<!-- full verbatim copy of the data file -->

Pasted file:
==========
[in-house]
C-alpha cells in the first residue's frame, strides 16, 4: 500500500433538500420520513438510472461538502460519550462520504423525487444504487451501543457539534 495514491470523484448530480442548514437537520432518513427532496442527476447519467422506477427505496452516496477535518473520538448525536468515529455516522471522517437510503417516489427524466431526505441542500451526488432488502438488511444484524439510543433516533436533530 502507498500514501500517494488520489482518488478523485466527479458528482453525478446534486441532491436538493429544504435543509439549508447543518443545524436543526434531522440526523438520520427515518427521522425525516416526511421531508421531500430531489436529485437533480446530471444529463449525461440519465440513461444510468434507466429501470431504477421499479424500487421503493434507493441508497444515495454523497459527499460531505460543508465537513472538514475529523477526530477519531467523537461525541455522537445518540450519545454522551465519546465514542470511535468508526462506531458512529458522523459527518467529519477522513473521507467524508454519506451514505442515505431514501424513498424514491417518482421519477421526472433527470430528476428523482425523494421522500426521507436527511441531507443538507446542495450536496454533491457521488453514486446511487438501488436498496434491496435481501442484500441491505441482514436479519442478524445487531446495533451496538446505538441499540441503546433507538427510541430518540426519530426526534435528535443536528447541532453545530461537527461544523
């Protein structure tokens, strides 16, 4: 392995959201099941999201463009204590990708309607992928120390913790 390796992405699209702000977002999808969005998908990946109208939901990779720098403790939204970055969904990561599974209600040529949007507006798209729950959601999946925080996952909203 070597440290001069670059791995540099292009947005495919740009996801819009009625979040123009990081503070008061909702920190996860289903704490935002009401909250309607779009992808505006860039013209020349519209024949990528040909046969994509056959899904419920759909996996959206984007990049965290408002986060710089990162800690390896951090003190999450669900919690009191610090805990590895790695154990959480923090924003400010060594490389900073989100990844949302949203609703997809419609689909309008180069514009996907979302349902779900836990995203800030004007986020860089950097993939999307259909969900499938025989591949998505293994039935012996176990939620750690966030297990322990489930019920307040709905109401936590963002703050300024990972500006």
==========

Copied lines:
[in-house]
C-alpha cells in the first residue's frame, strides 16, 4: 500500500433538500420520513438510472461538502460519550462520504423525487444504487451501543457539534 495514491470523484448530480442548514437537520432518513427532496442527476447519467422506477427505496452516496477535518473520538448525536468515529455516522471522517437510503417516489427524466431526505441542500451526488432488502438488511444484524439510543433516533436533530 502507498500514501500517494488520489482518488478523485466527479458528482453525478446534486441532491436538493429544504435543509439549508447543518443545524436543526434531522440526523438520520427515518427521522425525516416526511421531508421531500430531489436529485437533480446530471444529463449525461440519465440513461444510468434507466429501470431504477421499479424500487421503493434507493441508497444515495454523497459527499460531505460543508465537513472538514475529523477526530477519531467523537461525541455522537445518540450519545454522551465519546465514542470511535468508526462506531458512529458522523459527518467529519477522513473521507467524508454519506451514505442515505431514501424513498424514491417518482421519477421526472433527470430528476428523482425523494421522500426521507436527511441531507443538507446542495450536496454533491457521488453514486446511487438501488436498496434491496435481501442484500441491505441482514436479519442478524445487531446495533451496538446505538441499540441503546433507538427510541430518540426519530426526534435528535443536528447541532453545530461537527461544523
């Protein structure tokens, strides 16, 4: 392995959201099941999201463009204590990708309607992928120390913790 390796992405699209702000977002999808969005998908990946109208939901990779720098403790939204970055969904990561599974209600040529949007507006798209729950959601999946925080996952909203 070597440290001069670059791995540099292009947005495919740009996801819009009625979040123009990081503070008061909702920190996860289903704490935002009401909250309607779009992808505006860039013209020349519209024949990528040909046969994509056959899904419920759909996996959206984007990049965290408002986060710089990162800690390896951090003190999450669900919690009191610090805990590895790695154990959480923090924003400010060594490389900073989100990844949302949203609703997809419609689909309008180069514009996907979302349902779900836990995203800030004007986020860089950097993939999307259909969900499938025989591949998505293994039935012996176990939620750690966030297990322990489930019920307040709905109401936590963002703050300024990972500006």